Linux may not yet enjoy the widespread recognition that Windows does, but there’s no denying its popularity on servers, its growing use on desktops, or its ubiquity in the mobile world in the form of Android.
Say the words “free and open source operating system,” and Linux is probably what springs to most people’s minds.
What many don’t even realize, however, is that there’s another free and open source operating system out there that’s also based on Unix and that’s also widely used on servers around the world. It’s called FreeBSD, and a brand-new version of the software was just released on Thursday.
The ‘Unknown Giant’
FreeBSD has been called an “unknown giant” of the operating system world, and it’s actually a cousin to Mac OS X. A part of the Berkeley Software Distribution (BSD) family of operating systems, it can be traced back to the BSD Unix operating system that originated at the University of California at Berkeley in the 1970s.
Whereas Linux distributions generally start with the Linux kernel but then add their own applications and utilities, FreeBSD is a complete operating system that contains all those pieces. Other relatives of FreeBSD are OpenBSD and NetBSD, and both the Debian and Gentoo Linux distributions offer versions using a FreeBSD kernel.
Much like Linux, FreeBSD offers a repository of thousands of third-party applications. Most Linux-compatible applications can also run on the operating system without any problem.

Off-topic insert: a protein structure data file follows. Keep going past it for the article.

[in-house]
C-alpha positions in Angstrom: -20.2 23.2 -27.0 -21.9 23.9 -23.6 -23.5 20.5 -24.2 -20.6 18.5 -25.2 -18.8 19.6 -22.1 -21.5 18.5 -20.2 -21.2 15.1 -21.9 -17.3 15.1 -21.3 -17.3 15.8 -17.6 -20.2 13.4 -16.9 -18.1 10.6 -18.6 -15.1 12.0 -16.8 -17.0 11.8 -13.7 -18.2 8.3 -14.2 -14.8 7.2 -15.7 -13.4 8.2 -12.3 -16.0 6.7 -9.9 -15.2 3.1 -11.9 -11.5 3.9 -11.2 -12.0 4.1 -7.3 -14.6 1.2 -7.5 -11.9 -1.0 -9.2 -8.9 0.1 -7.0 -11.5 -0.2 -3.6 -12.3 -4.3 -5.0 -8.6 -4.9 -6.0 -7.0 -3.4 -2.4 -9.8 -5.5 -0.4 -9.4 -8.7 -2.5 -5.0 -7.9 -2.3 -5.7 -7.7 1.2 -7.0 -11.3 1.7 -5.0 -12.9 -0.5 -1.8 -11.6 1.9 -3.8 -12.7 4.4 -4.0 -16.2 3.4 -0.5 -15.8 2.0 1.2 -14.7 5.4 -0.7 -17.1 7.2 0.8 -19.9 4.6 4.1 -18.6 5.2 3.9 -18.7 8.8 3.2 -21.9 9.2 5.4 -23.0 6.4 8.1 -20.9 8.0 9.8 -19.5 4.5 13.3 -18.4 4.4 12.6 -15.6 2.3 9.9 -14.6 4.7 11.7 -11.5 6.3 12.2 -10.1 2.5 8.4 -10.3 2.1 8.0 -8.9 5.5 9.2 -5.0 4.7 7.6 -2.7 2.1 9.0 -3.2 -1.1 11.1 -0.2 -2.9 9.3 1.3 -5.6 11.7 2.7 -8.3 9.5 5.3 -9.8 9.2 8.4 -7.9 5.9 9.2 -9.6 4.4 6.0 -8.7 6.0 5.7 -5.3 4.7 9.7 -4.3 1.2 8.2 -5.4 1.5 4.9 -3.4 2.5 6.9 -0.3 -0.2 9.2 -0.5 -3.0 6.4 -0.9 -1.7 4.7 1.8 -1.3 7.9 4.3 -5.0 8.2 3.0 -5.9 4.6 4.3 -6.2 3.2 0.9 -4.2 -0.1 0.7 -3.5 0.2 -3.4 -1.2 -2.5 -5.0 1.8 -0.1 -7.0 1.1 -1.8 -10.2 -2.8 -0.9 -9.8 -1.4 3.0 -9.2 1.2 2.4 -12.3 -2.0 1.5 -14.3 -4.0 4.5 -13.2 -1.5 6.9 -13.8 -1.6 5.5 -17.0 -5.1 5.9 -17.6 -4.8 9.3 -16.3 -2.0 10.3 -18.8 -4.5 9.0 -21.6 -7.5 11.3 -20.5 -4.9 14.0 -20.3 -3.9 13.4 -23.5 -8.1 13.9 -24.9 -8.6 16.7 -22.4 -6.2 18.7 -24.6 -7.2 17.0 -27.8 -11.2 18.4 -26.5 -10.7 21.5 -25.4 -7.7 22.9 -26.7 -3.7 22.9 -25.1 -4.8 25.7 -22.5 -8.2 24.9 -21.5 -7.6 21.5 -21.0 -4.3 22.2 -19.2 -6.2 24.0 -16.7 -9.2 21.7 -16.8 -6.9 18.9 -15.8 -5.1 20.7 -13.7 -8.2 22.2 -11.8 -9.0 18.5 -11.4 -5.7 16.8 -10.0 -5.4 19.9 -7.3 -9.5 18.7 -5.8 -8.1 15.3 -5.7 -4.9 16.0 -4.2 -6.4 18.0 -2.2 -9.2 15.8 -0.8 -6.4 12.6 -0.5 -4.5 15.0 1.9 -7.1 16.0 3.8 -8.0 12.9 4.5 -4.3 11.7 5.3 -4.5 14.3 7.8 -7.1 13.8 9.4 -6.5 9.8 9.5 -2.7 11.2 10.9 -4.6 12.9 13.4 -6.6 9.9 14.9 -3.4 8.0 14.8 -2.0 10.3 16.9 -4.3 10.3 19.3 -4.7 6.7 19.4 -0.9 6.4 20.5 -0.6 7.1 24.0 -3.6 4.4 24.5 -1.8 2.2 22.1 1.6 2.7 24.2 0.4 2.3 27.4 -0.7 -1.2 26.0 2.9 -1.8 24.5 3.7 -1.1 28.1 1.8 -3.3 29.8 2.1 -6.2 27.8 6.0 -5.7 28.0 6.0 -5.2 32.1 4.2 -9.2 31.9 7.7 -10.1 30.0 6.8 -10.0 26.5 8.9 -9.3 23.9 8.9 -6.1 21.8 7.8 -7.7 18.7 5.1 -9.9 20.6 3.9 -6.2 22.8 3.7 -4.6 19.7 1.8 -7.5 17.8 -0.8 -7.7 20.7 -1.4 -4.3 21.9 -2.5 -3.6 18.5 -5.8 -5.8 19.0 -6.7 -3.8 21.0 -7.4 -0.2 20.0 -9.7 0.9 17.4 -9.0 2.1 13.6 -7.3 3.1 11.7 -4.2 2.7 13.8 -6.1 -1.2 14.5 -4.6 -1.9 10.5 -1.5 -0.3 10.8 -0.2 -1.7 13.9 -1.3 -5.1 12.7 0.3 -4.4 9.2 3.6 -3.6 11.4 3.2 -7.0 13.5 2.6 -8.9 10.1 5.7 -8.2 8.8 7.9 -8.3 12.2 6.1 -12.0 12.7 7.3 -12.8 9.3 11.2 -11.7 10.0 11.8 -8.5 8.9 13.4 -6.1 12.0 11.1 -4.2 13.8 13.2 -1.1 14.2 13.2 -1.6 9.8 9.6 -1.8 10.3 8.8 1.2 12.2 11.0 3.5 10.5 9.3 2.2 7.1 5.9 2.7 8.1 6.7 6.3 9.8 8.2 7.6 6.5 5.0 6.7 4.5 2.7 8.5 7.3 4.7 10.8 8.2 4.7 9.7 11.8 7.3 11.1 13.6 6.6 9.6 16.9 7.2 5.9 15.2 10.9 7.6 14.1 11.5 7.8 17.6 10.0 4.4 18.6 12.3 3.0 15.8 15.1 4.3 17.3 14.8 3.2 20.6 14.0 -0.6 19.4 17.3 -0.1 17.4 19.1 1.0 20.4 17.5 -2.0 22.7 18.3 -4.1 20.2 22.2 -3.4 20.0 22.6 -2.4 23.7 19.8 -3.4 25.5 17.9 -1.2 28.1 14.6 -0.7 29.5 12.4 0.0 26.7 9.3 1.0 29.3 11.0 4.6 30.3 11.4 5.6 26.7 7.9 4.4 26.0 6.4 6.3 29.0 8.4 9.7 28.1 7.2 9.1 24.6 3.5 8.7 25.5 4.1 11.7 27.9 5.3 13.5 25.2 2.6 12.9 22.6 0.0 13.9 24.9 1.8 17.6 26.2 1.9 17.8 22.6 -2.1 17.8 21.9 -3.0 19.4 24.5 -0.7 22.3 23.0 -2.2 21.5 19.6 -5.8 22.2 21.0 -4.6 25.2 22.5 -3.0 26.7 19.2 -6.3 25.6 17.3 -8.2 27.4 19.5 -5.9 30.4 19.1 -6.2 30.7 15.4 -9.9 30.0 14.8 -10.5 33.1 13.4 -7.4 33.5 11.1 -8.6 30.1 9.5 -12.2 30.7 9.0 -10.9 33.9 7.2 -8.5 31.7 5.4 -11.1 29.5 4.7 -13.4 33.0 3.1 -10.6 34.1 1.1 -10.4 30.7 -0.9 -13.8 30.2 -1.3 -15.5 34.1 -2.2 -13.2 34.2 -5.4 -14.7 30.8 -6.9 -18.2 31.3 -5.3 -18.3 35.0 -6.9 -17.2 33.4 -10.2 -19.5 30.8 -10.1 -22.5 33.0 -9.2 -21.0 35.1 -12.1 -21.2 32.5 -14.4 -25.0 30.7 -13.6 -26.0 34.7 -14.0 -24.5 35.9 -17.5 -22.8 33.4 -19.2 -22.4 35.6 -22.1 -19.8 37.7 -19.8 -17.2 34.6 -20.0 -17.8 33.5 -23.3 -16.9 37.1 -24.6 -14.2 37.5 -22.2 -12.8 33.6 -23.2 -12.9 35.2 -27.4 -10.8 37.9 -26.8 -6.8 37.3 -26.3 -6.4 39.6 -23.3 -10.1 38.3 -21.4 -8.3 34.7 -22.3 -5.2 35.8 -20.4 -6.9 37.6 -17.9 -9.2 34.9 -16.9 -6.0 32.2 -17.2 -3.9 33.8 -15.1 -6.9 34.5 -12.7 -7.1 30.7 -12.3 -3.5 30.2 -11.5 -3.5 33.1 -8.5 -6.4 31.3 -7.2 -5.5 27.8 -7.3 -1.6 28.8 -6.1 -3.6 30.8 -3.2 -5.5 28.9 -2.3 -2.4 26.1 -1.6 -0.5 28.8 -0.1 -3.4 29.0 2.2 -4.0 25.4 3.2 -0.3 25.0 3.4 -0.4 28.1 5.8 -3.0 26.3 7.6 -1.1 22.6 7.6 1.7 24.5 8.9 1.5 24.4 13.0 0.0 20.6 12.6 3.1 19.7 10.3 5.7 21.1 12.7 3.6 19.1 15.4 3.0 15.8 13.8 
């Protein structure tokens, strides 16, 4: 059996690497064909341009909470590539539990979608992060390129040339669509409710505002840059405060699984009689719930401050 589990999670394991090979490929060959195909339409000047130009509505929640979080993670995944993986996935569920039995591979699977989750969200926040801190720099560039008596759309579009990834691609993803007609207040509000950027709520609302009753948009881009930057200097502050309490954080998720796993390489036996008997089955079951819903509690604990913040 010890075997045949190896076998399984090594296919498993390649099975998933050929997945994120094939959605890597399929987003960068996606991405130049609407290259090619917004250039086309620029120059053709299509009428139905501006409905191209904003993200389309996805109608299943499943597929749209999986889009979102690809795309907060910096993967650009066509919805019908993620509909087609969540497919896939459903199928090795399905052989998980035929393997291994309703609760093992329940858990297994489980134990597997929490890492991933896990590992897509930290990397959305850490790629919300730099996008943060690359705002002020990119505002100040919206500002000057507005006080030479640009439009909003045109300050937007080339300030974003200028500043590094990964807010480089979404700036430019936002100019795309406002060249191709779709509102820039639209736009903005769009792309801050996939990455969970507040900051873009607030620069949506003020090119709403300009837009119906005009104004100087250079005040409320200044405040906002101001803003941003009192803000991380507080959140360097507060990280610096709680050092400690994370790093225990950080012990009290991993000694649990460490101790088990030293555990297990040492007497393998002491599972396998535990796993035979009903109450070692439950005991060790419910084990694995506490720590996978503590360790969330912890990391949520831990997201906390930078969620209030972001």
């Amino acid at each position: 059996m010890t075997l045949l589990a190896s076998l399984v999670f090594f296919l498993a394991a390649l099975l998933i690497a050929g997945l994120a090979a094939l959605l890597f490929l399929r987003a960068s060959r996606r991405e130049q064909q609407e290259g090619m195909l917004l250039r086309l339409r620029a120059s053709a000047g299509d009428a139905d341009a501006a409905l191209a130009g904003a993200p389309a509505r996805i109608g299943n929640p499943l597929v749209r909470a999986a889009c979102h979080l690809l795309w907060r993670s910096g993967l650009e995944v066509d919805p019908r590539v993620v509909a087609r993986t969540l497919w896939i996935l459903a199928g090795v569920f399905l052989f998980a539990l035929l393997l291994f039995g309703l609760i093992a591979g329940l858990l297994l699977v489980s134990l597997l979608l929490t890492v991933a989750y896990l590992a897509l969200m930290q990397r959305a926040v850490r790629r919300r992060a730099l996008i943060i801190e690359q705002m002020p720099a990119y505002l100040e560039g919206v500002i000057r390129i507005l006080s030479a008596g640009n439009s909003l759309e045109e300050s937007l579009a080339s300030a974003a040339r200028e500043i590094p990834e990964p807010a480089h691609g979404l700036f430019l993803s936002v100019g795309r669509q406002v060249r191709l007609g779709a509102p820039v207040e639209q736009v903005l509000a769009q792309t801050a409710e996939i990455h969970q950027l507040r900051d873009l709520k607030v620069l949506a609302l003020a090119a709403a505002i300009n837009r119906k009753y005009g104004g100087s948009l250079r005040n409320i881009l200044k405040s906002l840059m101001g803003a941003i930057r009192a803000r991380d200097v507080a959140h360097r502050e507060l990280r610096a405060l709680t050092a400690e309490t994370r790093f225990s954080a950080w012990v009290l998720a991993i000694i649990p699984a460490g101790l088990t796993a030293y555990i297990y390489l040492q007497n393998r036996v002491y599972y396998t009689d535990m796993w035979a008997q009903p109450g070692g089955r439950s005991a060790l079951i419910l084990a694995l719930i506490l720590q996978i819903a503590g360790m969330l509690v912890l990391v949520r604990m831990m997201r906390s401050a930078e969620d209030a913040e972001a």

Widely renowned for its reliability and security–it shares many virtues in common with Linux, in fact–as well as a generous licensing scheme, FreeBSD powers three of the top 10 most reliable hosting company sites, according to a Netcraft survey from last month.
GNOME 2.32.1 and KDE 4.7.3
Now, almost a year after the release of FreeBSD 8.2, the project has released version 9.0 with numerous new features and enhancements.
Among the highlights of the new software are the desktop environments users can choose from. The Linux world has made much ado lately about desktop environments, of course, primarily because of the controversy surrounding both GNOME 3 and Ubuntu’s Unity.
FreeBSD 9.0 sidesteps all that, however, by offering users a choice between the friendly and familiar GNOME 2 or the aesthetically pleasing KDE.
Other notable enhancements in FreeBSD 9.0 include a new installer, PowerPC support for Sony’s PlayStation 3, numerous updated drivers, USB 3.0 support, and High Performance SSH, among many other features.
Dedicated to the memory of computing pioneer Dennis Ritchie, FreeBSD 9.0 is now available for the AMD64, i386, ia64, PowerPC, PowerPC64, and Sparc64 architectures. Download links and instructions are provided on the FreeBSD site.
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